These reef fishes (Cheilinus lunulatus) that live at a depth of 6.6-98.4 ft (2-30 m) are not dangerous.

Would they make a good pet?

In an aquarium, wrasse fish can make adorable pets. They are little, shy, and colorful that make for an interesting sight in any well-equipped tank.

The broomtail wrasse should be kept in an aggressive aquarium with only larger fish. When fully developed, this species will require a huge tank. It isn't easy to estimate how big the tank should be. However, this species is so large that it cannot generally be housed in a home aquarium. Also, bear in mind that this fish needs a well-balanced diet. You could consider other types of fish to look after. The care of a giant gourami pet fish is rather straightforward, so even a child can look after the fish.

Did you know...

The Greek word 'cheilos' means 'lip', referring to the large jaws is the etymology of the genus, Cheilinus.

Honey gouramis are capable of detecting food from a long distance. This is because they have taste buds on their highly developed fins. This is a result of dwelling in murky stream water.

How many eggs do broomtail wrasse lay?

Red Sea wrasse in the family Labridae generally lay around 1,000 eggs. This tank fish is an oviparous species that reproduces in pairs and consumes small invertebrates in their diet. The method this aquarium fish mates by is called broadcast reproduction.

Does the broomtail wrasse have teeth?

These wrasses (Cheilinus lunulatus) graze the bottom, consuming invertebrates like snails, crabs, shrimp, worms, and eggs in their diet with their little projecting teeth. Their pharyngeal teeth grind down anything hard coats or tough shells, allowing the animal inside the shell to be digested.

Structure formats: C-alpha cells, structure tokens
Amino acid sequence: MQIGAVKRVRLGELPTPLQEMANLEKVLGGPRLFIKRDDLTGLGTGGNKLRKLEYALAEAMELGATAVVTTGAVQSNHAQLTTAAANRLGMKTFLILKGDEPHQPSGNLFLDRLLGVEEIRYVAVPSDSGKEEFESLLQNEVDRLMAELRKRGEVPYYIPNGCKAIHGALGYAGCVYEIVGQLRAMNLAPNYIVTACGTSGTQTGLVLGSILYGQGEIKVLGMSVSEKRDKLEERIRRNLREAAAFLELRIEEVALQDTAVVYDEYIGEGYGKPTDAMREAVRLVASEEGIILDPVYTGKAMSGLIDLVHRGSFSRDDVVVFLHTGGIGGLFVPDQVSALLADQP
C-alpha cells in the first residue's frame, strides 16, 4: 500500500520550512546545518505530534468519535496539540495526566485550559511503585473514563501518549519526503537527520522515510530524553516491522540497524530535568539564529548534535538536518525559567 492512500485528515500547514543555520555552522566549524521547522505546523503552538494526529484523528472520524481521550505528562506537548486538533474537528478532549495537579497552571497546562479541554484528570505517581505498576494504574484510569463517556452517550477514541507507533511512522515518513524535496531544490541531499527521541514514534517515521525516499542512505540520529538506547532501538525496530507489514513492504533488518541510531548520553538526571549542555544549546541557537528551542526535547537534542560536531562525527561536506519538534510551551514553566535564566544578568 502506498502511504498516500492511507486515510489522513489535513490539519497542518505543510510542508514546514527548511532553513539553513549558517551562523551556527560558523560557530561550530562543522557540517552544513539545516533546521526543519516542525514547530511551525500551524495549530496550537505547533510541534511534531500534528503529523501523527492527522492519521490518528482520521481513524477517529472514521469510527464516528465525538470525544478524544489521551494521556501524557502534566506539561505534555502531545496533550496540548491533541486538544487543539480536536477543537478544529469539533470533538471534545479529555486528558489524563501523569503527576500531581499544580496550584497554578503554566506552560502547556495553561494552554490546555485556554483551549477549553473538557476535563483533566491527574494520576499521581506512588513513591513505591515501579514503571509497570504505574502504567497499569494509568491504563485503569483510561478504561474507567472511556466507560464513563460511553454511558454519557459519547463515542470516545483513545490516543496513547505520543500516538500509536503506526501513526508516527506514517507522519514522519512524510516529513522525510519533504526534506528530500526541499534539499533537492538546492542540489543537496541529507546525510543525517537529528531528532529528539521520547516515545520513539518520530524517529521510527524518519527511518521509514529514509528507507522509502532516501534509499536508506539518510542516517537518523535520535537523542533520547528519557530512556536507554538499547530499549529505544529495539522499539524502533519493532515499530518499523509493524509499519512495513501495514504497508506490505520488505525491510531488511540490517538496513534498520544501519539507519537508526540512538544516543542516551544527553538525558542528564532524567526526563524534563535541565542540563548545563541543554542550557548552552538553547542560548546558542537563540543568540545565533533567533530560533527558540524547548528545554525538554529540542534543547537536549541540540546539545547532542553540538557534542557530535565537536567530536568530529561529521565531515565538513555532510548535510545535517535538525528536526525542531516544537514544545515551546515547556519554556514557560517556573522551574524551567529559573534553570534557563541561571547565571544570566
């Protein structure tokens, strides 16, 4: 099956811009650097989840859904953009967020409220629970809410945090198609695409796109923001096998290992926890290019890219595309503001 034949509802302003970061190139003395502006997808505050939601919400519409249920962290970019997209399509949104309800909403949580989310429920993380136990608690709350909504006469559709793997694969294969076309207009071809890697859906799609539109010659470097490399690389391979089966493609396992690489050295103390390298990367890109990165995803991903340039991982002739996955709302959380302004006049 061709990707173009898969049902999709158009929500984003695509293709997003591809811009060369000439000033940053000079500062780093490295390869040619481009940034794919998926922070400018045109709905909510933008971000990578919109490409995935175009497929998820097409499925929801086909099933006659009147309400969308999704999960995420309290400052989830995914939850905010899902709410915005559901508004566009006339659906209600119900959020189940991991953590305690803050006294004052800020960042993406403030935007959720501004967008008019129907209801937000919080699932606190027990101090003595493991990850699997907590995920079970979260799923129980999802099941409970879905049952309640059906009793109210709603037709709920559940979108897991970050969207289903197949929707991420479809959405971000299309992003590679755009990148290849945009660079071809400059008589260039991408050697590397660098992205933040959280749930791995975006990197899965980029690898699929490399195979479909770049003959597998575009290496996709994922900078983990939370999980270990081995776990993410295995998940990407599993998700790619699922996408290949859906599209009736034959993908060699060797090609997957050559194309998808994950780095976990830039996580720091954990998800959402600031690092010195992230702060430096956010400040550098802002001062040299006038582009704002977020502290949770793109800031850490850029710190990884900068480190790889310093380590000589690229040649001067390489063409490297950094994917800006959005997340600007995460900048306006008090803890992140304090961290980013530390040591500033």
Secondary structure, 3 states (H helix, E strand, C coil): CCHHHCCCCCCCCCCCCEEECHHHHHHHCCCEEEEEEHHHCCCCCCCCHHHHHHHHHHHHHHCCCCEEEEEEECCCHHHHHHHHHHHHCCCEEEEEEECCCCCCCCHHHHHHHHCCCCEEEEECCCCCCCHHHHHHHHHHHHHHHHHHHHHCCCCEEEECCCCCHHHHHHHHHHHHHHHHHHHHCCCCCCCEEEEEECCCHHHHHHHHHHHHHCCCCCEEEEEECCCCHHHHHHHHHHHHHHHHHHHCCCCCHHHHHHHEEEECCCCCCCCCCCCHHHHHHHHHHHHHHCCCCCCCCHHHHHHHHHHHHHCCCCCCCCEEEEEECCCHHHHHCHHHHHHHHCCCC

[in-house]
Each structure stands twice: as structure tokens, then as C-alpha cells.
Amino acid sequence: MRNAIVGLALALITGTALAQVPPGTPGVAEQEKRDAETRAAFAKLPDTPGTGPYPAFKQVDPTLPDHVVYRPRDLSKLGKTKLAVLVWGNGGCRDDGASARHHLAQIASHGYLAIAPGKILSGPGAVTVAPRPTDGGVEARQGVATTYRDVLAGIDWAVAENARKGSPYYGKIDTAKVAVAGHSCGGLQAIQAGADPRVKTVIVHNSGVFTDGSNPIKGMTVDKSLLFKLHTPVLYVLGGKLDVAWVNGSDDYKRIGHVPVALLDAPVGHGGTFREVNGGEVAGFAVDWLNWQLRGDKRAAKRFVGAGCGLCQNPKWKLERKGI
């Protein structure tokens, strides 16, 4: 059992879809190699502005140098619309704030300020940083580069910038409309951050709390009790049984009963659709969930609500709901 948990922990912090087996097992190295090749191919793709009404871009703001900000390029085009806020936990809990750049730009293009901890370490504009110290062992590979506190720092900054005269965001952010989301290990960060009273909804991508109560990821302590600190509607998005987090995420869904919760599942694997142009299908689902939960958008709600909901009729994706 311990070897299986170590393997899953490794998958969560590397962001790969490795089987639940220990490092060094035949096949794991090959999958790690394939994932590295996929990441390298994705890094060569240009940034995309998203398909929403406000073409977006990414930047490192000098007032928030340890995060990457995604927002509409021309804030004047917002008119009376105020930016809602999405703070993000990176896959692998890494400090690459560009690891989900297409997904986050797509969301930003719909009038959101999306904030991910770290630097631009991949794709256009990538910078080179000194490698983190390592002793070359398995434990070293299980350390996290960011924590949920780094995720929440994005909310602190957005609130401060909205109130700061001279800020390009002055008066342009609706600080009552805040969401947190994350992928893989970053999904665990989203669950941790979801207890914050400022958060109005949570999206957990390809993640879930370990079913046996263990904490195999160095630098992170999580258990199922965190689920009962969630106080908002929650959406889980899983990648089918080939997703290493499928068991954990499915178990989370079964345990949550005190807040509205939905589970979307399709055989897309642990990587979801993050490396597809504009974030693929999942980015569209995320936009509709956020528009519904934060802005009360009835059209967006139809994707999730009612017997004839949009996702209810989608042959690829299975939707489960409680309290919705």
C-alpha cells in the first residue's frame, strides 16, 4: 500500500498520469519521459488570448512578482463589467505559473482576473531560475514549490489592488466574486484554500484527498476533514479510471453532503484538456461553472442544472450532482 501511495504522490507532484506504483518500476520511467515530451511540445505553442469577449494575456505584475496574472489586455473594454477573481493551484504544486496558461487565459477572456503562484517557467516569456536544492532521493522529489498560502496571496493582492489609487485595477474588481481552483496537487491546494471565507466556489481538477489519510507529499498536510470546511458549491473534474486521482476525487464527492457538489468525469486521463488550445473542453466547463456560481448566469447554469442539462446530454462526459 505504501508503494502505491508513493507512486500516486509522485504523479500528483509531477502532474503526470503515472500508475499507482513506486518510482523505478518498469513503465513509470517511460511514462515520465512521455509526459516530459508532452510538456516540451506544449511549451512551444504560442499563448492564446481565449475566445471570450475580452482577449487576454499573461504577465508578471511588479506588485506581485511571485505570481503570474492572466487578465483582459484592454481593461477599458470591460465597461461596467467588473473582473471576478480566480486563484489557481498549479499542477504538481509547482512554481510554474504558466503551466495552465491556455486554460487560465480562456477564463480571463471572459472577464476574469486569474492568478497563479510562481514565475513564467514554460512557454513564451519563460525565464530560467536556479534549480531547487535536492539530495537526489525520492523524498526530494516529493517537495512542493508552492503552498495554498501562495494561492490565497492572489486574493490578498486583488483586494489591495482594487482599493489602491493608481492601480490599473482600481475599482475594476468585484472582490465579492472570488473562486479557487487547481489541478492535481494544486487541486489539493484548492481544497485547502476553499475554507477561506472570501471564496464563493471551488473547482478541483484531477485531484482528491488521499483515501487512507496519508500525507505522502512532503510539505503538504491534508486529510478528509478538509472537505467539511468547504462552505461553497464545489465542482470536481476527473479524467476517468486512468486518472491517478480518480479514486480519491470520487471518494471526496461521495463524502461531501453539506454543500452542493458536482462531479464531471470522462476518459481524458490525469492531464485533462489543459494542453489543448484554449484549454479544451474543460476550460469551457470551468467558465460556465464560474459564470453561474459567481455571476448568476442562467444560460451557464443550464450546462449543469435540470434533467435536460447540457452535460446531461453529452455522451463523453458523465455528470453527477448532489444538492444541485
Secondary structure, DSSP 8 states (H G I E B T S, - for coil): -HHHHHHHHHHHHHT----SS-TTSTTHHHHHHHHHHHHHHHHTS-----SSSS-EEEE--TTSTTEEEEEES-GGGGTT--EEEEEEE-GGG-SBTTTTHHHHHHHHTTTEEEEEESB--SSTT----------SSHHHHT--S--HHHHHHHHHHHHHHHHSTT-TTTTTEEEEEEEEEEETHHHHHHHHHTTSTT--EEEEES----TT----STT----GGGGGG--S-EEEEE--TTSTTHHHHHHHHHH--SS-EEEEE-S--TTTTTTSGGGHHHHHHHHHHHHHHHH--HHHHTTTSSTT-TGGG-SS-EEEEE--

Here at Kidadl, we have carefully created lots of interesting family-friendly animal facts for everyone to discover! For more relatable content, check out these shark facts and clownfish interesting facts for kids.

You can even occupy yourself at home by coloring in one of our free printable Wrasse coloring pages.

Broomtail Wrasse Facts

What Did They Prey On?

Mollusks and hard-shelled invertebrates

What Type of Animal were they?

Carnivore

Average Litter Size?

Up to 1000

How Much Did They Weigh?

N/A

What habitat Do they Live In?

coral reefs

Where Do They Live?

red sea and the indian ocean

How Long Were They?

14 in (35.5 cm)

How Tall Were They?

N/A

Class

Actinopterygii

Genus

Cheilinus

Family

Labridae

Scientific Name

Cheilinus lunulatus

What Do They Look Like?

Green, blue, and yellow

Skin Type

Scale

What Are Their Main Threats?

habitat loss

What is their Conservation Status?

Least Concern
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Written by Devangana Rathore

Bachelor of Arts specializing in English Language, Master of Philosophy

Devangana Rathore picture

Devangana RathoreBachelor of Arts specializing in English Language, Master of Philosophy

Devangana is a highly accomplished content writer and a deep thinker with a Master's degree in Philosophy from Trinity College, Dublin. With a wealth of experience in copywriting, she has worked with The Career Coach in Dublin and is constantly looking to enhance her skills through online courses from some of the world's leading universities. Devangana has a strong background in computer science and is also an accomplished editor and social media manager. Her leadership skills were honed during her time as the literacy society president and student president at the University of Delhi.